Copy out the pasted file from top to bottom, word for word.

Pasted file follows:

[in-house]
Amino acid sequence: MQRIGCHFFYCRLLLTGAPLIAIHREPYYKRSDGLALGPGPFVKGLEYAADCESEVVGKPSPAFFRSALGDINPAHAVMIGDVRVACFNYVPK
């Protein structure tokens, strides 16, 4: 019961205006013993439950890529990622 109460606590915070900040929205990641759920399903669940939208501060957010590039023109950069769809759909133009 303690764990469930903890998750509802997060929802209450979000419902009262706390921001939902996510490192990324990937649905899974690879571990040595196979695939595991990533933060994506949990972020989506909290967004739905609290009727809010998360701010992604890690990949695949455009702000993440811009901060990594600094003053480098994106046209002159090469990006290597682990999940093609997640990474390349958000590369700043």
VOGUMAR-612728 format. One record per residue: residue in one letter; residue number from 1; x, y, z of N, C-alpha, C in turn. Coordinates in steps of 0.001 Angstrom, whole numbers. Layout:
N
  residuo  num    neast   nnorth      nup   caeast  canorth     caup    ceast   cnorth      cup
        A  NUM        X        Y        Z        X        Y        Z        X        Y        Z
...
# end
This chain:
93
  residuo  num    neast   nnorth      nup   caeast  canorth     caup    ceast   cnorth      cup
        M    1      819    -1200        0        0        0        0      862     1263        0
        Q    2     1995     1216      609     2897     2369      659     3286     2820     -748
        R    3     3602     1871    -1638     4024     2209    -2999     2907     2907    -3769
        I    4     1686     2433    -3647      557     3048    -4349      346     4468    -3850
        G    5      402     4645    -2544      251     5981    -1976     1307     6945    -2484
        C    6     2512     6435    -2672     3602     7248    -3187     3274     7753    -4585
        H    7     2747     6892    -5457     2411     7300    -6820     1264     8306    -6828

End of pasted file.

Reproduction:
[in-house]
Amino acid sequence: MQRIGCHFFYCRLLLTGAPLIAIHREPYYKRSDGLALGPGPFVKGLEYAADCESEVVGKPSPAFFRSALGDINPAHAVMIGDVRVACFNYVPK
């Protein structure tokens, strides 16, 4: 019961205006013993439950890529990622 109460606590915070900040929205990641759920399903669940939208501060957010590039023109950069769809759909133009 303690764990469930903890998750509802997060929802209450979000419902009262706390921001939902996510490192990324990937649905899974690879571990040595196979695939595991990533933060994506949990972020989506909290967004739905609290009727809010998360701010992604890690990949695949455009702000993440811009901060990594600094003053480098994106046209002159090469990006290597682990999940093609997640990474390349958000590369700043």
VOGUMAR-612728 format. One record per residue: residue in one letter; residue number from 1; x, y, z of N, C-alpha, C in turn. Coordinates in steps of 0.001 Angstrom, whole numbers. Layout:
N
  residuo  num    neast   nnorth      nup   caeast  canorth     caup    ceast   cnorth      cup
        A  NUM        X        Y        Z        X        Y        Z        X        Y        Z
...
# end
This chain:
93
  residuo  num    neast   nnorth      nup   caeast  canorth     caup    ceast   cnorth      cup
        M    1      819    -1200        0        0        0        0      862     1263        0
        Q    2     1995     1216      609     2897     2369      659     3286     2820     -748
        R    3     3602     1871    -1638     4024     2209    -2999     2907     2907    -3769
        I    4     1686     2433    -3647      557     3048    -4349      346     4468    -3850
        G    5      402     4645    -2544      251     5981    -1976     1307     6945    -2484
        C    6     2512     6435    -2672     3602     7248    -3187     3274     7753    -4585
        H    7     2747     6892    -5457     2411     7300    -6820     1264     8306    -6828